Comparison with recorded data is necessary to grant the identity of the speaker

Fig 2: Comparison with recorded data is necessary to grant the identity of the speaker

The characteristics of the human voice depend on many aspects like mood of the speaker, sex of the speaker, pronunciation (speech speed, accents), channel (noise in the environment) and situation of the speaker respect to the receiver. It is not the scope of this work to analyze these inferences. Therefore, the work has been focused in gathering information from the frequencies included in the sound associated with the speech.

Diverse texts have different information about the range of frequencies for the human voice. Kim, Y (1999) and Dajer, M.E. et al (2005). Musicologists propose that fundamental frequencies go from 80 Hz to 1100 Hz, while speech analysis applications are applying ranges from 100 to 10KHz, and it is widely known that the phone line goes up to 3.4 or 4 KHz. It has been necessary to do an analysis of the frequency range and the location of the main harmonics for the authorized speakers.

The Cepstrum analysis.

This analysis is based in the identification of voice with sound. The sound emitted when speaking is a combination of different frequencies, and the combination of this frequencies vary from one person to another. With Fast Fourier Transform, the sound wave is transformed to the frequency domain. Therefore, the characteristic frequencies (individual for each person and more or less independent of the message) can be identified. See fig 3 for a characteristic FFT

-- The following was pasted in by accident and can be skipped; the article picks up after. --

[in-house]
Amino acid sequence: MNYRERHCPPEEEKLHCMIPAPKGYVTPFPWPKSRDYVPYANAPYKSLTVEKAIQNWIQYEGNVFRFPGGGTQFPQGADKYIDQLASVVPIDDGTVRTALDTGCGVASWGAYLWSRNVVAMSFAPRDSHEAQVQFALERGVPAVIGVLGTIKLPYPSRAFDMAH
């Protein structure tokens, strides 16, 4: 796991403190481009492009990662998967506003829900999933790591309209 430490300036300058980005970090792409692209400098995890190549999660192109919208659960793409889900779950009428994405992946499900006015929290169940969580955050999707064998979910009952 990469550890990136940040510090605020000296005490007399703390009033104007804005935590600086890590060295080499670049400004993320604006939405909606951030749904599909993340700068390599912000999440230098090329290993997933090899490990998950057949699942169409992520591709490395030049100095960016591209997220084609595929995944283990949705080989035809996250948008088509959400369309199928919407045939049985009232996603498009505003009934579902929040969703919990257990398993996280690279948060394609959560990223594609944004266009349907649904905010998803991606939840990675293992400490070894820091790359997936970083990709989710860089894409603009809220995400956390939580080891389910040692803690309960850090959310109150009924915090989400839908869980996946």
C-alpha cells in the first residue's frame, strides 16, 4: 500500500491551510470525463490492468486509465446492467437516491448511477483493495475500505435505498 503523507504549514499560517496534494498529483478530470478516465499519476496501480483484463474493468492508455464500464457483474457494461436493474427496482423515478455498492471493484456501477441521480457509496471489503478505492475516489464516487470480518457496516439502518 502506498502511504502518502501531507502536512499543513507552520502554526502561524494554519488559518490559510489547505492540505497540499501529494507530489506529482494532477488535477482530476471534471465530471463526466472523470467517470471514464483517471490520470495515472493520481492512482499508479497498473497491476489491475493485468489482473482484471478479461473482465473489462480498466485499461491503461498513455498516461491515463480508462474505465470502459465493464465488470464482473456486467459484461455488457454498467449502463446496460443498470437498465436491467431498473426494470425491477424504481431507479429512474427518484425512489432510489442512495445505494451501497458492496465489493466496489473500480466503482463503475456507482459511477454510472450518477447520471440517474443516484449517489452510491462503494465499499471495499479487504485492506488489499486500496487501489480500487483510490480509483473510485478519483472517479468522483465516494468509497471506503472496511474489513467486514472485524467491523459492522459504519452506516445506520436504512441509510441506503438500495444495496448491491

In this figure we can see the sound wave in the time domain (top plot), and in the frequency domain (bottom view). See the main peaks around 100 and 250 Hz.

Fig 3: In this figure we can see the sound wave in the time domain (top plot), and in the frequency domain (bottom view). See the main peaks around 100 and 250 Hz.

The Cepstrum analysis is given by the Inverse of the Fourier Transform (IFT) on the module of the spectrum:

It is interesting to see that this technique gets rid of the time domain with the FFT, and then the signal is transferred from the frequency domain the “quefrency” domain. Analysis in the time domain can be difficult because of the connection with the mood of the speaker and the pronunciation. Characteristics obtained from the cepstrum analysis will be also independent for each speaker. See Fig 4 for cepstrum analysis of the anterior wave. This technique has been widely used for speech and speaker recognition, as it can be seen in Sanchez, F. L et al (2006) and San Martin, C et al (2004)

Filters